E.A.C. Beenakker, M.D.
Initial complaints in most boys with DMD are an abnormal gait with toe walking, frequent falls and difficulties with climbing stairs. There is often a history of delayed achievement of motor milestones. The mean age at diagnosis is between 4 and 5 years (Mohamed K et al. 2000; Crisp et al, 1982; Felisari et al., 2000), when proximal weakness is sufficiently severe to produce a waddling gait and problems with rising from the floor.On physical examination one may find mild proximal weakness in the lower limbs with a Gowers sign, shortened ankle tendons and tendon reflexes that are still present. There is compensatory lumbar hyperlordosis which disappears when the child is sitting. The calf muscles are large and feel quite firm or even rubbery due to replacement of muscle fibres by fibrofatty tissue. Besides muscle weakness mental impairment is present in DMD (Cohen et al., 1968). Approximately 33% of the patients has an intelligence quotient - score below 75 (Bresolin et al., 1994).
The diagnosis of DMD is based on clinical signs and symptoms and confirmed by raised serum concentration of creatine kinase (CK) (Zatz et al., 1991), absence of dystrophin in muscle biopsy (Bakker et al., 1997), and the finding of a mutation in the dystrophin gene.
The muscle biopsy shows abnormalities typical of muscular dystrophy such as necrosis and attempted regeneration of individual muscle fibres, increased variability of muscle fibre diameter with both hypertrophic and small fibres, and central nuclei. In an end-stage biopsy, almost the entire muscle is replaced by fibrofatty tissue.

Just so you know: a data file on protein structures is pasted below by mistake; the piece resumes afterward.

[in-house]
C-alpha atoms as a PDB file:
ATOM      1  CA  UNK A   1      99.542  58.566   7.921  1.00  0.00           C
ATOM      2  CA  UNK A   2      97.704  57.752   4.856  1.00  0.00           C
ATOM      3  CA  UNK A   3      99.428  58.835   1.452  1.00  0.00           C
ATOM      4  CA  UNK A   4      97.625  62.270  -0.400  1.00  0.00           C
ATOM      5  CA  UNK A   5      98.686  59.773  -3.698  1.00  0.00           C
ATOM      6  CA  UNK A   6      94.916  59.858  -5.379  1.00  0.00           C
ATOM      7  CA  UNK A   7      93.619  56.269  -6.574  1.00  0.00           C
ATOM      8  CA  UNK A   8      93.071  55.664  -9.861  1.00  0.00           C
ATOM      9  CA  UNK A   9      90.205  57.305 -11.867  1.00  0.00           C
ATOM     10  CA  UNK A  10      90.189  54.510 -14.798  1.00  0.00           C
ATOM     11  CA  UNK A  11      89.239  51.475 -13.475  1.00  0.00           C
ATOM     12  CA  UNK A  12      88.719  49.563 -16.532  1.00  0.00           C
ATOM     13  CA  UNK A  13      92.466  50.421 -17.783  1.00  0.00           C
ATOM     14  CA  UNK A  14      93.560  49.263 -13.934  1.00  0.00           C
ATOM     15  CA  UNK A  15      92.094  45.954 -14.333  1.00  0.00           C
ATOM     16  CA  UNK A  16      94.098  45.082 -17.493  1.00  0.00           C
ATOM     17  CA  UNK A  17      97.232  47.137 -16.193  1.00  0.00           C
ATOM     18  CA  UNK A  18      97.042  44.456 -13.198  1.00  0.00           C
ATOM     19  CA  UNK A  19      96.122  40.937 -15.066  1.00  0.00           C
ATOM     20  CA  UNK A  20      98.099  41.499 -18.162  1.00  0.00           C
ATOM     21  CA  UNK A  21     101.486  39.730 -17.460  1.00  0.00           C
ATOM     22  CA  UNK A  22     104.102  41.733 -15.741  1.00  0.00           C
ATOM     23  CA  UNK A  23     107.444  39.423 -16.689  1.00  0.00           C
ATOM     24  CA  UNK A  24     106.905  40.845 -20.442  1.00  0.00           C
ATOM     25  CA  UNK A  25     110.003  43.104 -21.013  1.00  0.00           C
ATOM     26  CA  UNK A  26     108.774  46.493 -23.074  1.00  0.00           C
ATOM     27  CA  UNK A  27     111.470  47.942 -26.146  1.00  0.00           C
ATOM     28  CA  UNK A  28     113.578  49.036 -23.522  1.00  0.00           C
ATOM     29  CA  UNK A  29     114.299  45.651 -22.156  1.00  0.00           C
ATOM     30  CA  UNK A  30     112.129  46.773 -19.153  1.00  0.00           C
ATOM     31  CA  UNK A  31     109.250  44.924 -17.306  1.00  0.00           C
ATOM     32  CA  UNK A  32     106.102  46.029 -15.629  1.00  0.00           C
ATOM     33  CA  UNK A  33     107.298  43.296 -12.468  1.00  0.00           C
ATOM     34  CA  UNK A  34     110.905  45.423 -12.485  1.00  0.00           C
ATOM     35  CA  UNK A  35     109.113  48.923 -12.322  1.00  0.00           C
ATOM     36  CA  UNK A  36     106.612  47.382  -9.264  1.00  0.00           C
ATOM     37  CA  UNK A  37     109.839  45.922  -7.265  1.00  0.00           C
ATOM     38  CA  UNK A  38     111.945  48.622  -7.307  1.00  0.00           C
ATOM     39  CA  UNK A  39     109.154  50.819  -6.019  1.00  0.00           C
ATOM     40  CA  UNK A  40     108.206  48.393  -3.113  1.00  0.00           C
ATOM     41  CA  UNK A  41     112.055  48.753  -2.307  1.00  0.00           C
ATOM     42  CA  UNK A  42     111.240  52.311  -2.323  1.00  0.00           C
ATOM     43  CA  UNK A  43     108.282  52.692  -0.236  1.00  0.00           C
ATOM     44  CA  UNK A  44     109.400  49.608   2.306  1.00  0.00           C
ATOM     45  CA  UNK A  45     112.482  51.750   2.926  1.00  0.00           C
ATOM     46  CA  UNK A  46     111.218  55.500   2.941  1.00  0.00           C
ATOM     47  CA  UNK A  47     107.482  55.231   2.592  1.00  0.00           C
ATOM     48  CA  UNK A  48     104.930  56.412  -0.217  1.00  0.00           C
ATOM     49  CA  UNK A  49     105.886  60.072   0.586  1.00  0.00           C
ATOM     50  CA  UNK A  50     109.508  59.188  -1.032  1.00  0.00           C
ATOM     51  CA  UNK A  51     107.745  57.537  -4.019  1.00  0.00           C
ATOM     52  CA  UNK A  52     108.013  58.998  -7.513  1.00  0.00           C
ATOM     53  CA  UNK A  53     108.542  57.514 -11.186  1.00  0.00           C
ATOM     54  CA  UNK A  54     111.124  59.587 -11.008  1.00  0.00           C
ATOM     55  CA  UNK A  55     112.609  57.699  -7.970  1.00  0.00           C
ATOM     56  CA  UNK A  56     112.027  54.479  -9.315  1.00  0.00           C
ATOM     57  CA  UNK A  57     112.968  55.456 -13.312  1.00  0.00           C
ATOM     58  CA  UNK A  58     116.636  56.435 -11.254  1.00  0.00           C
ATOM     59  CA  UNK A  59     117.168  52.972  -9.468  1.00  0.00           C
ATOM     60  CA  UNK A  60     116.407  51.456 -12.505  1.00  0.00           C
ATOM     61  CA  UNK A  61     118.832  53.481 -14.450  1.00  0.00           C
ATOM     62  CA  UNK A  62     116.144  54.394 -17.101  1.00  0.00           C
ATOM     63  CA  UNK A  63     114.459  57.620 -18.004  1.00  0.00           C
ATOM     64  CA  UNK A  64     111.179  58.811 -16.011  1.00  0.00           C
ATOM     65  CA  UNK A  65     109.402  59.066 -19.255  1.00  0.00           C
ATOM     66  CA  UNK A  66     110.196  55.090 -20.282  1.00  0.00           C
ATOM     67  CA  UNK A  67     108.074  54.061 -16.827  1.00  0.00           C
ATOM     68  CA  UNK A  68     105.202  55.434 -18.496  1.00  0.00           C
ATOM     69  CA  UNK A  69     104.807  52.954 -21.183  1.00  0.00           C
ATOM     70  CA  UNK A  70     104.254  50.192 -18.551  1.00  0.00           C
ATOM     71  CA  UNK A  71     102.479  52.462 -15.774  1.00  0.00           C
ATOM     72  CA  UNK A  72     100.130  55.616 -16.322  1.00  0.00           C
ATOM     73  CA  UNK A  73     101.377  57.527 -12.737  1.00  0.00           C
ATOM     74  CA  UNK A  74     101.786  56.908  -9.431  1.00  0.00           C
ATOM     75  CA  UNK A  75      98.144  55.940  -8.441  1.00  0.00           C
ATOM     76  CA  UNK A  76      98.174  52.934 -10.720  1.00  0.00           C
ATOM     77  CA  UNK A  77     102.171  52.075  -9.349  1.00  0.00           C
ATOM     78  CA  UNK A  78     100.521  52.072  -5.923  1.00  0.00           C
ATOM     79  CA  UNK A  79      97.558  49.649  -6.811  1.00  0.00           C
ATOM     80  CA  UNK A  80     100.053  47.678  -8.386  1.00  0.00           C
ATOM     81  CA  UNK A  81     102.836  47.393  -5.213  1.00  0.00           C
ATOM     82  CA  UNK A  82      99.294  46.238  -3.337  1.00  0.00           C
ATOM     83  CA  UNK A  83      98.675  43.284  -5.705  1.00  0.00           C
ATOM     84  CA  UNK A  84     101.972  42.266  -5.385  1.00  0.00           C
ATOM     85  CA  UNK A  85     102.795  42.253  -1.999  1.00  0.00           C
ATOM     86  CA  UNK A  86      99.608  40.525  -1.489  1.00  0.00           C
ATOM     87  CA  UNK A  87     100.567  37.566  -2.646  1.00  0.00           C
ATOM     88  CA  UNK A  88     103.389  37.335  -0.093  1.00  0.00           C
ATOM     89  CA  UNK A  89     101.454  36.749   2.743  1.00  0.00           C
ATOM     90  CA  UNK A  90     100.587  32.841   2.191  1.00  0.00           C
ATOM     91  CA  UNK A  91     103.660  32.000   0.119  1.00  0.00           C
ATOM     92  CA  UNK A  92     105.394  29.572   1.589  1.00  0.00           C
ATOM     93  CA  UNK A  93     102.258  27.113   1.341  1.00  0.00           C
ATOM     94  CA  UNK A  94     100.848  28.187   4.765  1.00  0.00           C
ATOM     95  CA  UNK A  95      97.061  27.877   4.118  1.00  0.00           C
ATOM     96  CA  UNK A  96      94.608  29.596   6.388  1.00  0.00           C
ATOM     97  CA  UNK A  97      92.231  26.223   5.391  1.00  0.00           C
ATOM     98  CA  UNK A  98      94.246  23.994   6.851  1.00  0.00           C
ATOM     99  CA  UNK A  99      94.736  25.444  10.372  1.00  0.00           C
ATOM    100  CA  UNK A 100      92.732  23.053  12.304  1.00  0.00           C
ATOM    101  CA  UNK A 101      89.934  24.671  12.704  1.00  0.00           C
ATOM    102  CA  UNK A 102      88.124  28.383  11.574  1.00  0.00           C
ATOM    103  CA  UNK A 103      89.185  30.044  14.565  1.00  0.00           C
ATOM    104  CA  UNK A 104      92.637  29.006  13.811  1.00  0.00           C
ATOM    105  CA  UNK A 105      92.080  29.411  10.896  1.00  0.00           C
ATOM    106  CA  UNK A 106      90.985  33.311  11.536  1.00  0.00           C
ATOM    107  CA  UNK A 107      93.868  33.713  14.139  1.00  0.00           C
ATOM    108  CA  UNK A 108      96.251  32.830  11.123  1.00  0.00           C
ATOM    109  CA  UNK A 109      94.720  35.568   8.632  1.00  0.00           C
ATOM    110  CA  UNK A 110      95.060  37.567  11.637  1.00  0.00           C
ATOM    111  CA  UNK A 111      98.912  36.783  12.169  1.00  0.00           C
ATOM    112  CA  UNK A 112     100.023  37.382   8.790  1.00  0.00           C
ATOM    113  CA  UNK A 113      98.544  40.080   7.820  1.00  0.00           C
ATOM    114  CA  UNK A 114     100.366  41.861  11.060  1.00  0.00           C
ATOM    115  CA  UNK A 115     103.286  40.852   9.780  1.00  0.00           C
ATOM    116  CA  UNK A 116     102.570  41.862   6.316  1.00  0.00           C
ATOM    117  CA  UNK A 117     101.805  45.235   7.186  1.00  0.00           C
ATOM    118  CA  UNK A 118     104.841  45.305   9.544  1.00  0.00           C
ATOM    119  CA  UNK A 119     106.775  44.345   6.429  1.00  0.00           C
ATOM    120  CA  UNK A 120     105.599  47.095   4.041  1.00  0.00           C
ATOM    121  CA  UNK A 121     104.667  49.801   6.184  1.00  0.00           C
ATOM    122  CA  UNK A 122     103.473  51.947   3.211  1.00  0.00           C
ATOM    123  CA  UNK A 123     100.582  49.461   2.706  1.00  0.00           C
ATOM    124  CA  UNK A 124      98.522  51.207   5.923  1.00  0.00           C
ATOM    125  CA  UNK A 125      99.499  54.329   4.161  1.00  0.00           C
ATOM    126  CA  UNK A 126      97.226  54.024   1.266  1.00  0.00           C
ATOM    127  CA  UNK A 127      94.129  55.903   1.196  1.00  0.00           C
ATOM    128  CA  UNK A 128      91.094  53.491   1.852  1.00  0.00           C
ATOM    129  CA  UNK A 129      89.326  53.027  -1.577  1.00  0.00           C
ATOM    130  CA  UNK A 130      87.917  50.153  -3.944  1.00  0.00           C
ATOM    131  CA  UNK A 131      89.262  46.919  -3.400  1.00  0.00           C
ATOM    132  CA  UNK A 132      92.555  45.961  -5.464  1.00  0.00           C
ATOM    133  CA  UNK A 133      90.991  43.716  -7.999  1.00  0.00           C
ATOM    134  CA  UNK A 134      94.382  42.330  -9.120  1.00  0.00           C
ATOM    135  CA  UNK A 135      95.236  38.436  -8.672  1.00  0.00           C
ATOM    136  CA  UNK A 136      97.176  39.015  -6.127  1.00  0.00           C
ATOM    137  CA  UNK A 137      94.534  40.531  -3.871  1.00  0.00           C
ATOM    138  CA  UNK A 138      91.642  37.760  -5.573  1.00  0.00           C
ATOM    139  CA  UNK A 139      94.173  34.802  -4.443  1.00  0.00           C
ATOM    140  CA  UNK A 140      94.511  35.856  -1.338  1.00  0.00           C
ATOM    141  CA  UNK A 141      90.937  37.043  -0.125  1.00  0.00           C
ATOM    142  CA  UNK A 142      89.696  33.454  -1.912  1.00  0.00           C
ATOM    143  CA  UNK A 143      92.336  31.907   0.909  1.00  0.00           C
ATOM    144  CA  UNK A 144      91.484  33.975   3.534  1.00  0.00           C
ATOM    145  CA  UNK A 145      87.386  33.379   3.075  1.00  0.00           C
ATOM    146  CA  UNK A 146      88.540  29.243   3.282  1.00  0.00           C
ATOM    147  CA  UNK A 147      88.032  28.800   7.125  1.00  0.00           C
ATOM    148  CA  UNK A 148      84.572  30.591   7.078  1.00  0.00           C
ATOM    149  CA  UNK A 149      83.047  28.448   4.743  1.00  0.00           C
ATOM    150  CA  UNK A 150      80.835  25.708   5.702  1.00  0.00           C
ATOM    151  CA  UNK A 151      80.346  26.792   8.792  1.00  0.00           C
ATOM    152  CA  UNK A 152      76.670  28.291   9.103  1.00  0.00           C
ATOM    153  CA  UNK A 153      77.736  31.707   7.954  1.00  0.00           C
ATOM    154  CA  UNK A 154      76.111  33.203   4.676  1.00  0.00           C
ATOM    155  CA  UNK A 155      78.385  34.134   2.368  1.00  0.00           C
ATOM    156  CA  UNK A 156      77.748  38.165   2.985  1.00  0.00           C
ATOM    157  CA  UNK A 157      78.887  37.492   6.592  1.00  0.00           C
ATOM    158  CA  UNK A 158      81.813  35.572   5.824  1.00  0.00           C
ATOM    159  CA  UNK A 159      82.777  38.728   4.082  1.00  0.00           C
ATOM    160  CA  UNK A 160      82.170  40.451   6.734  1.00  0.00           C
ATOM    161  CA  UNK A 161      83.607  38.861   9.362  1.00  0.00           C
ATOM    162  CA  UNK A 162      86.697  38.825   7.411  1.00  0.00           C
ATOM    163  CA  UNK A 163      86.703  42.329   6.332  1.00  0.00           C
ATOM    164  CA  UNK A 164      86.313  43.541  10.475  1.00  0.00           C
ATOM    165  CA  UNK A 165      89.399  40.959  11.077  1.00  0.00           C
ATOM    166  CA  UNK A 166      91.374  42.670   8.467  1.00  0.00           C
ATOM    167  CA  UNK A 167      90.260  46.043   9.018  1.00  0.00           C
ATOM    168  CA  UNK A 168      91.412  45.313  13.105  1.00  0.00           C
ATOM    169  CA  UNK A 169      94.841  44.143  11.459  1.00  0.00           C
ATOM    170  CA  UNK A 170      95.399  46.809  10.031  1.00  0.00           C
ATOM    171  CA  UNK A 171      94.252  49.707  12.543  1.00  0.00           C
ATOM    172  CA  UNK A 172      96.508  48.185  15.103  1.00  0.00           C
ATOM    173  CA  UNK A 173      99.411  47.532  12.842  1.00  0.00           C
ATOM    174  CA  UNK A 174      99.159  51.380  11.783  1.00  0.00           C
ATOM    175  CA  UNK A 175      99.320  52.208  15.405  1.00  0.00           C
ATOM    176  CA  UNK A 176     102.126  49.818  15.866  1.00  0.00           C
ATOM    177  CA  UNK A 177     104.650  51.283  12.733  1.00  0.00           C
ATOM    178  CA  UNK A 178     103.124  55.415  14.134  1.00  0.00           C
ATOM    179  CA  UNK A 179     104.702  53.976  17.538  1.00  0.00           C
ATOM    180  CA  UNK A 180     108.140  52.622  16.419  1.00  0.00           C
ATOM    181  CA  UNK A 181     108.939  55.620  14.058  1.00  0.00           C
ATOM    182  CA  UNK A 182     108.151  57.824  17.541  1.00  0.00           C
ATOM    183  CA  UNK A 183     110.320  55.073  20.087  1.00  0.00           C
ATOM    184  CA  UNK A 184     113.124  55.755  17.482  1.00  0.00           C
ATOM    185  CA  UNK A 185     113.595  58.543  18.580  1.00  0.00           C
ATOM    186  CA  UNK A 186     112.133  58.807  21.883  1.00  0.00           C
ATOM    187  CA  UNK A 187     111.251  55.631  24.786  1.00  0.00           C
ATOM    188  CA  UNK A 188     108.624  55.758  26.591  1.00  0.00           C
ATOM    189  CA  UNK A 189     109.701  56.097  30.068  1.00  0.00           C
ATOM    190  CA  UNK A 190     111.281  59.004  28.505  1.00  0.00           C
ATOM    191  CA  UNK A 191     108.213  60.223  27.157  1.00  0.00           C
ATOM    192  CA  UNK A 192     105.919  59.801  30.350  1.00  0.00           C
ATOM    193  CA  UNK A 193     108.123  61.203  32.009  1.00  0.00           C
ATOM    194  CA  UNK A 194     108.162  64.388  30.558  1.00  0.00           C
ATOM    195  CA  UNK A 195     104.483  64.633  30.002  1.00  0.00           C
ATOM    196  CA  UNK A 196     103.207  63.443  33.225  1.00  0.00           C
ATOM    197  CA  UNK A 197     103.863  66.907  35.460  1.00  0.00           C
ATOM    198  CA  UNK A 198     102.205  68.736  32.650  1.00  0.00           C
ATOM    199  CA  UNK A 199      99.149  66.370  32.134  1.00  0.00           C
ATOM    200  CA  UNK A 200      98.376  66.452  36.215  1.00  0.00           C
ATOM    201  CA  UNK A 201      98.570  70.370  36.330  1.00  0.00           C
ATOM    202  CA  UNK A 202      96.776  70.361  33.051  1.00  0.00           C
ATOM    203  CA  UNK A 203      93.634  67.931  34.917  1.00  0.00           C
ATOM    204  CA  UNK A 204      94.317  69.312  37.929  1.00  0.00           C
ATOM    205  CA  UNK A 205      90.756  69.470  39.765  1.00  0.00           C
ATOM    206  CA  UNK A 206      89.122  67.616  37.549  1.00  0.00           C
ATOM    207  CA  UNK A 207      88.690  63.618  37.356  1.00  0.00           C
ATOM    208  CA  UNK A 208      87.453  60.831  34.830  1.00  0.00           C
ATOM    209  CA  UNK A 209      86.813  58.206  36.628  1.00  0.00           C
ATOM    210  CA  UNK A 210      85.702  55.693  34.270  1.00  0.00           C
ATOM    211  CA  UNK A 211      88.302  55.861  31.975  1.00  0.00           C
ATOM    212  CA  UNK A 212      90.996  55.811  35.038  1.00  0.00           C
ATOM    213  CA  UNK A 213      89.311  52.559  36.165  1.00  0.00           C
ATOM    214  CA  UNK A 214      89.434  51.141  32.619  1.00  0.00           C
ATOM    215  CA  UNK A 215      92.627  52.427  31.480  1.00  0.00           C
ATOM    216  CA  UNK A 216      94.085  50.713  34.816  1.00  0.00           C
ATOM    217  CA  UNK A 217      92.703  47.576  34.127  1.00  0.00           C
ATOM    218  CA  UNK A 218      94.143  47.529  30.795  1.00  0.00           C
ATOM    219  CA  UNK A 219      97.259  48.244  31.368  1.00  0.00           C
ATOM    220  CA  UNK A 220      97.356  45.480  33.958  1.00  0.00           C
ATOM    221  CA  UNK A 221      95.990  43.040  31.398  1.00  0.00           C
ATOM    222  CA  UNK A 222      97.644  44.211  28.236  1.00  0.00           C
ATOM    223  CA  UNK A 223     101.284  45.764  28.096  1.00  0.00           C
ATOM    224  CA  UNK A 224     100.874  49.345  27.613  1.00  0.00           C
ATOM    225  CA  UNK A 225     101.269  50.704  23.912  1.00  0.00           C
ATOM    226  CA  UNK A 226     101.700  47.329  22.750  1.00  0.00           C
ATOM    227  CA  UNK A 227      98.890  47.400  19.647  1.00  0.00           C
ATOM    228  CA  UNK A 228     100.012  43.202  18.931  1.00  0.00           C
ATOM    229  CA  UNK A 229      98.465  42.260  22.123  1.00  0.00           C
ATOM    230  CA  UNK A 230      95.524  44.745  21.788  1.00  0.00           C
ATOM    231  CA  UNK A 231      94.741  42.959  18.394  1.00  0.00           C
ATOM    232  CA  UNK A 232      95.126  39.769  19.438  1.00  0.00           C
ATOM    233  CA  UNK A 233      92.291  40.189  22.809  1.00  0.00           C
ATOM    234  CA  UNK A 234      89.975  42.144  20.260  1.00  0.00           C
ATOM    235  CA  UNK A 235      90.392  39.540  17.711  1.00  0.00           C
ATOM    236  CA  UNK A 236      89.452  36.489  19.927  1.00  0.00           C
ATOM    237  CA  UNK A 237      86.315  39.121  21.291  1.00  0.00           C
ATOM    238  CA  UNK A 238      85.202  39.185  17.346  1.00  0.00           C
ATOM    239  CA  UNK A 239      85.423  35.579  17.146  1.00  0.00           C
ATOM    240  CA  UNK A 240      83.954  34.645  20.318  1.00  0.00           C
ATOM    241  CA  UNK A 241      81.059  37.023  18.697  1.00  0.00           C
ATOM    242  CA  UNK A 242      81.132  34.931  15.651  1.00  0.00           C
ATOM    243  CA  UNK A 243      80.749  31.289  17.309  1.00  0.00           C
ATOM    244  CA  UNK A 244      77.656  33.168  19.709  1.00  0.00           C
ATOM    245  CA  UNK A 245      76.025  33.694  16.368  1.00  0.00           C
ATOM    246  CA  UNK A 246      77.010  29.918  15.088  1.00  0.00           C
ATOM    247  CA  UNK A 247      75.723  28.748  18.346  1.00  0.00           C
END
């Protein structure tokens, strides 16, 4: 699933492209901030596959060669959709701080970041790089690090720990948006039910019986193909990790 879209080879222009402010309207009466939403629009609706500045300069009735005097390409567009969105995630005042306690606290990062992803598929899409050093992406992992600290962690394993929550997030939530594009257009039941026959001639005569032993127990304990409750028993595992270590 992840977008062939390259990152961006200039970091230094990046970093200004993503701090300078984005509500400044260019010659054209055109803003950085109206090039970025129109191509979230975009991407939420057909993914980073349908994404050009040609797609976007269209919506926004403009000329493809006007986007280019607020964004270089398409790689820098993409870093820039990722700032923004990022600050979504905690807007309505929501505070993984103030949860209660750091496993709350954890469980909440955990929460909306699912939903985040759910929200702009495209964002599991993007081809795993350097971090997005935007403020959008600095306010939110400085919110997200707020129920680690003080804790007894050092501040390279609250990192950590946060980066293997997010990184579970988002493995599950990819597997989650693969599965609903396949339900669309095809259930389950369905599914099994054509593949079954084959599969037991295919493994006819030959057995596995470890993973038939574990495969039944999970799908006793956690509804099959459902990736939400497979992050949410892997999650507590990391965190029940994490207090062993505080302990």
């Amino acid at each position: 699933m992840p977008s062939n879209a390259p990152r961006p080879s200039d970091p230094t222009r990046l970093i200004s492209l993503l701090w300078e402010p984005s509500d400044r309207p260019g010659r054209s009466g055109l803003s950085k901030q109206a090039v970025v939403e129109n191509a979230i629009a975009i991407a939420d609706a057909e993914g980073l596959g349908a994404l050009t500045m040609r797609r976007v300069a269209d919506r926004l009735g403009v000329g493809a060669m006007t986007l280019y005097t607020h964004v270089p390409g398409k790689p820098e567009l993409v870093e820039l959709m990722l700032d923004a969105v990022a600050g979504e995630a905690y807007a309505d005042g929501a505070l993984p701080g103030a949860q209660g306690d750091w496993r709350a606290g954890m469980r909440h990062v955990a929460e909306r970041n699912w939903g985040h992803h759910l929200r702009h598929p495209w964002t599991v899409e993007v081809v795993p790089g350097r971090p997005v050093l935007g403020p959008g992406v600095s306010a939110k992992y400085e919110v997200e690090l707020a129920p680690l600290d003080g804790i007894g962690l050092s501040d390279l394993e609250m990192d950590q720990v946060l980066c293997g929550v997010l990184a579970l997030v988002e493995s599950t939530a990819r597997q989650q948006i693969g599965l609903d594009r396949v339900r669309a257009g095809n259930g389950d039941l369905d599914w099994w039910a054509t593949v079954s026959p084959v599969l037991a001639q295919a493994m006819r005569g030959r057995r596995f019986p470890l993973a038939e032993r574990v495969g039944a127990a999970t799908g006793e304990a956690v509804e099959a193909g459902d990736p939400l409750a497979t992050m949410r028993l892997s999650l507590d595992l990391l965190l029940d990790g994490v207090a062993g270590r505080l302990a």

To confirm the clinical diagnosis immunohistochemical analysis of the muscle biopsy is usually performed.
If this shows complete absence or severe reduction of dystrophin with only an occasional fibre (less than 5%) staining positively (Bakker et al., 1997), further genetic analysis is performed.
DMD must be differntiated from Becker muscular dystrophy (BMD), which is caused by mutations in the same gene but has a milder phenotype.
In all DMD patients serum CK is raised from birth onwards and exceeds at least 10 times the normal upper limit (Zatz et al., 1991). After 5 years of age the concentration slowly declines.
There is no cure for DMD. Treatment goals are to maintain function, prevent contractures, and provide psychological support to the child and its family. Main efforts should be directed towards keeping these children standing and walking as long as possible. Passive stretching exercises, use of splints to maintain the feet in an neutral position during the night, and use of long-leg braces for walking are important in this respect. Scoliosis can not be prevented and, if progressive, surgical correction is the only effective way to straighten the spine.
Steroids do have a beneficial effect on muscle force and muscle function, but their use is not yet generally accepted because of uncertainties about both the positive and negative effects on the long run.
Other treatments aiming at the correction of the gene defect itself are not yet available for clinical use.